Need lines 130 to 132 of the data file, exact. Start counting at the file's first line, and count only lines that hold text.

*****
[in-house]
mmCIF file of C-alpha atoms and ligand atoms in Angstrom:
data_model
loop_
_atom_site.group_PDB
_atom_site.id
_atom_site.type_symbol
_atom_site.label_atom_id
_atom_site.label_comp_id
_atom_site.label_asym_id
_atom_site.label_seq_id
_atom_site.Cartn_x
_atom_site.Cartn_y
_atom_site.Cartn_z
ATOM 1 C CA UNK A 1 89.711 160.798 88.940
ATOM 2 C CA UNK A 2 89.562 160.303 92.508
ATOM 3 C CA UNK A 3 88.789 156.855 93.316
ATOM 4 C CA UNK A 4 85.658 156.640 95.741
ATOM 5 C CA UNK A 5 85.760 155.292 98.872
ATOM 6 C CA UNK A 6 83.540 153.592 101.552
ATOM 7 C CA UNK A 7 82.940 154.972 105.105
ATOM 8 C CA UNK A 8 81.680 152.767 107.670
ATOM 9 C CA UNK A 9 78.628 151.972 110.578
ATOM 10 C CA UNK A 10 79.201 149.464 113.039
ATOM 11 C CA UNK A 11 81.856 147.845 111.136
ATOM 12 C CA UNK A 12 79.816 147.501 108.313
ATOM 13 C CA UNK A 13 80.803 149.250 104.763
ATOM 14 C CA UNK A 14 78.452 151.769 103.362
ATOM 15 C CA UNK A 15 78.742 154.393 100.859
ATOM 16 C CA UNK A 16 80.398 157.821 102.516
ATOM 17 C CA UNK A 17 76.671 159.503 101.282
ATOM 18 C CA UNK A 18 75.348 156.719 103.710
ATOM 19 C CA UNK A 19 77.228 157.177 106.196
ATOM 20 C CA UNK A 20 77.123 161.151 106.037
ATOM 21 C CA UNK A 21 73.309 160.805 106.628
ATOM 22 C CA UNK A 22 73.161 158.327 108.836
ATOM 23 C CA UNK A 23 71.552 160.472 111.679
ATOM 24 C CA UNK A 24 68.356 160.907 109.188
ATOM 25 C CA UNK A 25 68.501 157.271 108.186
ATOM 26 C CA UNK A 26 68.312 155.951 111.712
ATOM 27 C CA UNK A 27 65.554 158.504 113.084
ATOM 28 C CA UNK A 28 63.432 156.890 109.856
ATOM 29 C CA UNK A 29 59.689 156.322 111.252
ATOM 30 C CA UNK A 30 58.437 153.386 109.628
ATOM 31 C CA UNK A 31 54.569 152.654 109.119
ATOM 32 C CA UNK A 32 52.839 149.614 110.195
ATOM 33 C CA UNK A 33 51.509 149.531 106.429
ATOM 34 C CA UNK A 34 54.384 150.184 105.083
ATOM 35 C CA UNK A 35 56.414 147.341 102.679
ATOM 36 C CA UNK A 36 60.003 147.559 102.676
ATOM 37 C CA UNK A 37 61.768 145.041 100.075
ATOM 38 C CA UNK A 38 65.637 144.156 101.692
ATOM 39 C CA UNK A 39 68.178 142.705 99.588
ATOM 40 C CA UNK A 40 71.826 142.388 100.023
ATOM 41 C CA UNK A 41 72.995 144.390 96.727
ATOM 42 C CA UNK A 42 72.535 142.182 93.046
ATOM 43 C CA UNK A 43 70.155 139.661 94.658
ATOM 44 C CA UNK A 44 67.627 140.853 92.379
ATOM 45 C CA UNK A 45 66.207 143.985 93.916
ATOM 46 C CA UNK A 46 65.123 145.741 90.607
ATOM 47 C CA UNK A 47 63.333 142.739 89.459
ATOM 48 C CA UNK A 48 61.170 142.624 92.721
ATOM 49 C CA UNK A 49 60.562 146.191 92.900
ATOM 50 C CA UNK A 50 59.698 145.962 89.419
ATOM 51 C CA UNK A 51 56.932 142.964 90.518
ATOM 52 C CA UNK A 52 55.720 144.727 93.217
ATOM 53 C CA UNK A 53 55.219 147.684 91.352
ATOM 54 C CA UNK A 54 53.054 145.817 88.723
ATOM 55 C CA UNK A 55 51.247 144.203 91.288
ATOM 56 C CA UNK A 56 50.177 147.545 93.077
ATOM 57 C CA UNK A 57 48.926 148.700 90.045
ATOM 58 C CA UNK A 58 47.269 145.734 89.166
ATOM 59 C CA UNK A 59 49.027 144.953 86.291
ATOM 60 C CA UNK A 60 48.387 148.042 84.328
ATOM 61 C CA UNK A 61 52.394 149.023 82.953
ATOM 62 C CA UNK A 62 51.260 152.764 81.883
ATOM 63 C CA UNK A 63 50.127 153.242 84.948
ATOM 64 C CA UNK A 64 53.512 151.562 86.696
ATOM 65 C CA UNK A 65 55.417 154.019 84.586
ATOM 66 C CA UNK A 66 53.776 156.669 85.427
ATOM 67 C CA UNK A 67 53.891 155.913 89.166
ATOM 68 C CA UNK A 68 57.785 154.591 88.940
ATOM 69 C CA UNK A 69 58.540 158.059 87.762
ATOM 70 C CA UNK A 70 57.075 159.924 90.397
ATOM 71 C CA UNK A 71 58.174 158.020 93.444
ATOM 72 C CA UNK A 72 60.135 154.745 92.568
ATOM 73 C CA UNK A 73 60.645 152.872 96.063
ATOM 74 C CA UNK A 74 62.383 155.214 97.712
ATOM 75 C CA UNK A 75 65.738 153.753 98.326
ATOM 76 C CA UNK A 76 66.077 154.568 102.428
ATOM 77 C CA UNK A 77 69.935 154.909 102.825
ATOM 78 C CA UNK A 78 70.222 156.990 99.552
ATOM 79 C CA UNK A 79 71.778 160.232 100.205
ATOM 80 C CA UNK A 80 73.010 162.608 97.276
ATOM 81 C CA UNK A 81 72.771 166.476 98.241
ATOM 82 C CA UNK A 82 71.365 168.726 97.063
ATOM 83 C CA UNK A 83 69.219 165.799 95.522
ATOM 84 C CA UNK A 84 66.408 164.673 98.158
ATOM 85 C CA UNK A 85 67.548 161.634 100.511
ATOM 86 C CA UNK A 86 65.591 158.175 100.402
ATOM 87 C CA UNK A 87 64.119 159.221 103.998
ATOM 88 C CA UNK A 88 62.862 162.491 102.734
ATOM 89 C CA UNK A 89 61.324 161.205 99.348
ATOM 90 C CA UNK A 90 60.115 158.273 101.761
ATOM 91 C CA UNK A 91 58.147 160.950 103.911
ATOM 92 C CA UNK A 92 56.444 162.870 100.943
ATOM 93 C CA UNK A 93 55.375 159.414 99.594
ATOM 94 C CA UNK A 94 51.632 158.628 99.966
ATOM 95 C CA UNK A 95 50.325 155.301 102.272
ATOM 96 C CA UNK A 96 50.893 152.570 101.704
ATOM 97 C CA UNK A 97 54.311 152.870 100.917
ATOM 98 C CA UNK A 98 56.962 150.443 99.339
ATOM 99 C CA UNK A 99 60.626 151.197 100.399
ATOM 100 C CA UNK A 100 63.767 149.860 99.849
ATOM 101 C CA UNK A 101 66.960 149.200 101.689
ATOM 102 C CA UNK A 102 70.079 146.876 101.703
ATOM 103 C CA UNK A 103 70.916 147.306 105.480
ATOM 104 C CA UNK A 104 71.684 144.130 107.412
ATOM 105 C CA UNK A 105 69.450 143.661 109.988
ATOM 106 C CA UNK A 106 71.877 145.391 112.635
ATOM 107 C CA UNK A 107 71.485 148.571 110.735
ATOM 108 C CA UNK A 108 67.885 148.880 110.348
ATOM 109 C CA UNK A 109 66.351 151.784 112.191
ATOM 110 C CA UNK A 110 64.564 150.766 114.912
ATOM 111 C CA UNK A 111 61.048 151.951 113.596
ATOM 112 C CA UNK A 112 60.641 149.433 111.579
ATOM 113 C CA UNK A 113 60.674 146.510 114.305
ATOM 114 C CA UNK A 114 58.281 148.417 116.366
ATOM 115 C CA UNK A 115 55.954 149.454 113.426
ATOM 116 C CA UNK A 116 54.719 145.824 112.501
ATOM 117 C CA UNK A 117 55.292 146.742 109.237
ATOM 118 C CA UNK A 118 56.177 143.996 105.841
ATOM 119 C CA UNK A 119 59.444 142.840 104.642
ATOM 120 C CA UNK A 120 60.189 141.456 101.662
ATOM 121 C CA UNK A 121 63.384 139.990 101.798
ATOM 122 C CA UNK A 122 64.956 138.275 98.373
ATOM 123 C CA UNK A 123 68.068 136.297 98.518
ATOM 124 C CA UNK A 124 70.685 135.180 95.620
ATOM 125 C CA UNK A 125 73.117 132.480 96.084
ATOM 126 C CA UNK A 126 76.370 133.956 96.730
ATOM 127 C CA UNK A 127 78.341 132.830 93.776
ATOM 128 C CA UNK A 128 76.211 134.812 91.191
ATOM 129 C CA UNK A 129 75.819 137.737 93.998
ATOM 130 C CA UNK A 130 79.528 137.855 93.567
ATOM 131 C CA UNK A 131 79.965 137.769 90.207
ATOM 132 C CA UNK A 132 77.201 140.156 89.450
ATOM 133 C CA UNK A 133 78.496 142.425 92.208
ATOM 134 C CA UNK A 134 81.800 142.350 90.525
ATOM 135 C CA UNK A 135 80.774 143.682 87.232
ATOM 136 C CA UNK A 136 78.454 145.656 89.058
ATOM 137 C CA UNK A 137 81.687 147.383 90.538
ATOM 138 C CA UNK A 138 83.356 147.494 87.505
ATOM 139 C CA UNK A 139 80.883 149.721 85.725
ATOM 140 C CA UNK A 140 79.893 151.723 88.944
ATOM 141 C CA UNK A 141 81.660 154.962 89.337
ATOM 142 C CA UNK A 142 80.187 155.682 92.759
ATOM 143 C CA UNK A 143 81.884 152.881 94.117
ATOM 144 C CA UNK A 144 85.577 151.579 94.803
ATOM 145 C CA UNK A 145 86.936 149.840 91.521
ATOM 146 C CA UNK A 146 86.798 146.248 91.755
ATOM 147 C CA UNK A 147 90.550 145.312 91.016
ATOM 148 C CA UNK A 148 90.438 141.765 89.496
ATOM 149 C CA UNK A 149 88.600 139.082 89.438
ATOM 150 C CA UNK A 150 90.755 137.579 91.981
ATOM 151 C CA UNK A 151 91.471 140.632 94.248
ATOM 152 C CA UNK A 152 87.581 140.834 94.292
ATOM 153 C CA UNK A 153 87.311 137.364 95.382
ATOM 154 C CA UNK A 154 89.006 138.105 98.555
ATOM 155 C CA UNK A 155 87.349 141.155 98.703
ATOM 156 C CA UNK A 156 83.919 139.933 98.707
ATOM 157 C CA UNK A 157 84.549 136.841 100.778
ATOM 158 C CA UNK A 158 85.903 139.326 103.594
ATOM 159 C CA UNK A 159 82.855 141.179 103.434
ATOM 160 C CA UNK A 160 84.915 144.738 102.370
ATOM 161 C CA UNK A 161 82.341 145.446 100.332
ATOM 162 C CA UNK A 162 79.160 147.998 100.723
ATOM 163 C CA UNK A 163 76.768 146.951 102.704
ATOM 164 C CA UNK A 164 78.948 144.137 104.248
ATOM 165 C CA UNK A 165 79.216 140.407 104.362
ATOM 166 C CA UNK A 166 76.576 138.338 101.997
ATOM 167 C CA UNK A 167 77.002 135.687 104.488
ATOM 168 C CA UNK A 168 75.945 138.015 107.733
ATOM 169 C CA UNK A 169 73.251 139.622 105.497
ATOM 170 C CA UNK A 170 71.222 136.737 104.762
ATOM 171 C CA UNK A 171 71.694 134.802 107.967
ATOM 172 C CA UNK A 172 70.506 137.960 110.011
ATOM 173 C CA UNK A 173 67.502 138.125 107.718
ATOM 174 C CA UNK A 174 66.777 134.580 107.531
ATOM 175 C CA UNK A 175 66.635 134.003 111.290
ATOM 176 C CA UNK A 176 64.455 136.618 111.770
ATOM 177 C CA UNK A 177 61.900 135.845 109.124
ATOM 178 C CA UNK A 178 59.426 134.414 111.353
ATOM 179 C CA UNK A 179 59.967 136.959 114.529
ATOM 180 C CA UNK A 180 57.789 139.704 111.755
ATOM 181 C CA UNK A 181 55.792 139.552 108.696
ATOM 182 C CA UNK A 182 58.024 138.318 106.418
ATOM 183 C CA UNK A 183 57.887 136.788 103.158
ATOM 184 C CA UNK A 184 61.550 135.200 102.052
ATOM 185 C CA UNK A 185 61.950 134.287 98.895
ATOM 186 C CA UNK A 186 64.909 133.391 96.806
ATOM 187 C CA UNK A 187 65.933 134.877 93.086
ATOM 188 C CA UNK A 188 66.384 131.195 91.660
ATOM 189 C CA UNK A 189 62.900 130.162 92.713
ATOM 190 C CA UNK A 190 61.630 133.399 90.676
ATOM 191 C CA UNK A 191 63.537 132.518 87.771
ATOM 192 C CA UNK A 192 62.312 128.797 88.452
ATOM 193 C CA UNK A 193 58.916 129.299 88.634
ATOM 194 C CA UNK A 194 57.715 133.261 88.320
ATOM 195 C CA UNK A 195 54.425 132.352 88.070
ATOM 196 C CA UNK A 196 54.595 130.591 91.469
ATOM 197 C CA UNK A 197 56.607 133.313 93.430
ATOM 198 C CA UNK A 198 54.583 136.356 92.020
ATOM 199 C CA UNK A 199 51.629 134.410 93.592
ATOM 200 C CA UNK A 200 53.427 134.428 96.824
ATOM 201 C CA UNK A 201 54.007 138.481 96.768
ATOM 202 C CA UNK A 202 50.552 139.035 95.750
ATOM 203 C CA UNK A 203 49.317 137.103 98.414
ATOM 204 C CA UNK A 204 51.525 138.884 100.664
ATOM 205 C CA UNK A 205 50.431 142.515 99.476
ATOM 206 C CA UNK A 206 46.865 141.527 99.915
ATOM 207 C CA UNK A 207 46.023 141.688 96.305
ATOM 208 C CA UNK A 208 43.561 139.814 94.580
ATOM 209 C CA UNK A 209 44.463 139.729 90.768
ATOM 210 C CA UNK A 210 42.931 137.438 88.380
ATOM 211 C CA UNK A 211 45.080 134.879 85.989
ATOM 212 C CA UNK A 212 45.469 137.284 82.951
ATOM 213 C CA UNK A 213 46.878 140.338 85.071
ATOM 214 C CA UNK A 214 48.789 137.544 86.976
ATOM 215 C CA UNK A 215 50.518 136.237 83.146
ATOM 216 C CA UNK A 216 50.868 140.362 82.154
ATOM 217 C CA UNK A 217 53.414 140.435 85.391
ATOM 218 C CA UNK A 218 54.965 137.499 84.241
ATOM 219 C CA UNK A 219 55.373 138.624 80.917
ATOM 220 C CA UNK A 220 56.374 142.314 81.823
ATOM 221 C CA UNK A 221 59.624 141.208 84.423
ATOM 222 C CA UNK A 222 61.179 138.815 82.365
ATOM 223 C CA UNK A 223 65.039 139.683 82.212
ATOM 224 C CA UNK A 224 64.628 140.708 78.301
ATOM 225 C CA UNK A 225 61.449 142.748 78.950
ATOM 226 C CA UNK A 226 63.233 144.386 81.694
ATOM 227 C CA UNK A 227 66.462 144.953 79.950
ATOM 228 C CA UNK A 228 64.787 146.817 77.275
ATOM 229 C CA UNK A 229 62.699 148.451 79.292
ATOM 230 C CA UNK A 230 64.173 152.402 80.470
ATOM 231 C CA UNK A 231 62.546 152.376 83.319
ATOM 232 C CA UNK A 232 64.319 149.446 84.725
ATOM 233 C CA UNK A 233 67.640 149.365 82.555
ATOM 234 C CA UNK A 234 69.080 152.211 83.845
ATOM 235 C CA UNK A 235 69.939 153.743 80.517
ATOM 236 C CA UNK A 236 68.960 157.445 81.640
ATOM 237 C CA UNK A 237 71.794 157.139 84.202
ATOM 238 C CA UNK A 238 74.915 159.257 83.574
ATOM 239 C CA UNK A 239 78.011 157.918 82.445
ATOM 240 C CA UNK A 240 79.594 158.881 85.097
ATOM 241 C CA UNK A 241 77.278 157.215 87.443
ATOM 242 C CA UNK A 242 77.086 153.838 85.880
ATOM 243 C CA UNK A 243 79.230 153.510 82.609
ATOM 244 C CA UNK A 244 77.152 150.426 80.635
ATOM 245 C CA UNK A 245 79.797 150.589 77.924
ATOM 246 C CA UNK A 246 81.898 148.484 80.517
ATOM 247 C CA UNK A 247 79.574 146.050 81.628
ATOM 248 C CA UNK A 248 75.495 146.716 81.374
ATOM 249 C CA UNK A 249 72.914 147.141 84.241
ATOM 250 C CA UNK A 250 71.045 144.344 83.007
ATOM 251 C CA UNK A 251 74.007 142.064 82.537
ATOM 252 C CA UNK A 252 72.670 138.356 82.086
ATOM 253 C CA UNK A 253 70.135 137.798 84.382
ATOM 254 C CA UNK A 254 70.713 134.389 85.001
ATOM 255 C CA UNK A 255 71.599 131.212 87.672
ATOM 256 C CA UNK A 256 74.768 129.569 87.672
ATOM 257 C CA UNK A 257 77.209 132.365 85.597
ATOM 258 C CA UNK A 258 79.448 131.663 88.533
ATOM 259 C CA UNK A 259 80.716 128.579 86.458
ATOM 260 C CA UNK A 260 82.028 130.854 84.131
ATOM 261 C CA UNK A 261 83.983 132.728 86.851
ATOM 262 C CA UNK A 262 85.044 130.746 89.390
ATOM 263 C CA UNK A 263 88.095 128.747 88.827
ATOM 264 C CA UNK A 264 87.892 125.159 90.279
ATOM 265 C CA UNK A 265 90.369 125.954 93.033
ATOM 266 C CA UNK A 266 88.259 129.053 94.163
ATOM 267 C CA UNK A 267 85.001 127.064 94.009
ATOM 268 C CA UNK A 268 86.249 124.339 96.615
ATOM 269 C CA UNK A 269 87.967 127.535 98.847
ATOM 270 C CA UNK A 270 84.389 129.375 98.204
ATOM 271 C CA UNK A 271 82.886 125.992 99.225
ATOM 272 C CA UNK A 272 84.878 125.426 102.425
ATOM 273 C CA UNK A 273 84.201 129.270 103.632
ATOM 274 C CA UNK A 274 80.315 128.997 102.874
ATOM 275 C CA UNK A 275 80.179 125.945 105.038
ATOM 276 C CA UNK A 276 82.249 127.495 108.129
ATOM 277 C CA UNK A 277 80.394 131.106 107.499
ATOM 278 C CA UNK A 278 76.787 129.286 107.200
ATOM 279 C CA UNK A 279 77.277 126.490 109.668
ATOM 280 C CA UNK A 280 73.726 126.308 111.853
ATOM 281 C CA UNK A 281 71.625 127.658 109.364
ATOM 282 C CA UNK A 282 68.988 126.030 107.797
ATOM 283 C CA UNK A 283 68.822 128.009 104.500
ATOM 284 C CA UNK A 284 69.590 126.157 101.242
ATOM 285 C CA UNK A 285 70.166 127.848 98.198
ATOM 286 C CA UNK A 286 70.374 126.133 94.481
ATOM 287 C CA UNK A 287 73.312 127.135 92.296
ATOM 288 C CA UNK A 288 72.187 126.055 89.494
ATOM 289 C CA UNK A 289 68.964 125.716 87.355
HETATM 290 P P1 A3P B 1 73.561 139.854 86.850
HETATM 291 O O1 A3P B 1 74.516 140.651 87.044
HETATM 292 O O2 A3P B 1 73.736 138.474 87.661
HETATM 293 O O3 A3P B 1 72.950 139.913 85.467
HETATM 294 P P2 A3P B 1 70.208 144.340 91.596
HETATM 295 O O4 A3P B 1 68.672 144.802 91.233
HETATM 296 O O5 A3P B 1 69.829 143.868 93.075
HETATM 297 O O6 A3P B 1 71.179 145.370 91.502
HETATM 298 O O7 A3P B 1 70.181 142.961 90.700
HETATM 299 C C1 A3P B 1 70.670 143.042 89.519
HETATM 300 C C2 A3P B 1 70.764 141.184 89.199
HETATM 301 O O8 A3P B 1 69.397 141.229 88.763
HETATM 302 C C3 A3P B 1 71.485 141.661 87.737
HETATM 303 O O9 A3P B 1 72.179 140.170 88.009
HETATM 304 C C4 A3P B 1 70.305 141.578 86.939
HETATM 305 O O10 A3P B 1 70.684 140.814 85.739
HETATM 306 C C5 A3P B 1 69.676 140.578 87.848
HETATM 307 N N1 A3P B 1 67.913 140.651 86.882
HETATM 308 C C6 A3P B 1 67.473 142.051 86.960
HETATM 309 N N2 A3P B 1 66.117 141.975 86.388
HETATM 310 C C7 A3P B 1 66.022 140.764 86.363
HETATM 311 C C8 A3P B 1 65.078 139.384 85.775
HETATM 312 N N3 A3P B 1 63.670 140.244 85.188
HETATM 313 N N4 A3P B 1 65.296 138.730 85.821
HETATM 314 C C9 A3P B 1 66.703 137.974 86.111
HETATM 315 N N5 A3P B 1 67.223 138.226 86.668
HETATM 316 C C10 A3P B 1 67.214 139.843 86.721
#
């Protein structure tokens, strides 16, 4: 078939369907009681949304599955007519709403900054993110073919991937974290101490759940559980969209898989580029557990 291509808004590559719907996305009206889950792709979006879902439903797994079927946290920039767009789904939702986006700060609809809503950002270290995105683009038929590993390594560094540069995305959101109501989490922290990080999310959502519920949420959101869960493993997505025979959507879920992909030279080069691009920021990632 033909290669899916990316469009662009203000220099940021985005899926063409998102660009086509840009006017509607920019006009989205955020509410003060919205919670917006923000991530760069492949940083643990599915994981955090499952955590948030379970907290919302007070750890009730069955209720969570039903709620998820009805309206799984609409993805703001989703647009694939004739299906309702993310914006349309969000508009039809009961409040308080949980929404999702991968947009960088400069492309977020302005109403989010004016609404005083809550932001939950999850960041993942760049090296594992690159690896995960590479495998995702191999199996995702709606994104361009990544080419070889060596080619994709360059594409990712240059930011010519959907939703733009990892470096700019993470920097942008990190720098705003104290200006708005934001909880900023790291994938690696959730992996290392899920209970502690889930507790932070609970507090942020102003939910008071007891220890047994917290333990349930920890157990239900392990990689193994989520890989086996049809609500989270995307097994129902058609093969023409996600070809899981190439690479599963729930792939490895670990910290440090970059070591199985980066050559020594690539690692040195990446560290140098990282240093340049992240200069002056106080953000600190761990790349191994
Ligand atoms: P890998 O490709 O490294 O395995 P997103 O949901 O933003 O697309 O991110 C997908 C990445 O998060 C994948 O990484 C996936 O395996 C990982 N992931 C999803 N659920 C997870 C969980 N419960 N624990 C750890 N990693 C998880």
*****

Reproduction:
ATOM 116 C CA UNK A 116 54.719 145.824 112.501
ATOM 117 C CA UNK A 117 55.292 146.742 109.237
ATOM 118 C CA UNK A 118 56.177 143.996 105.841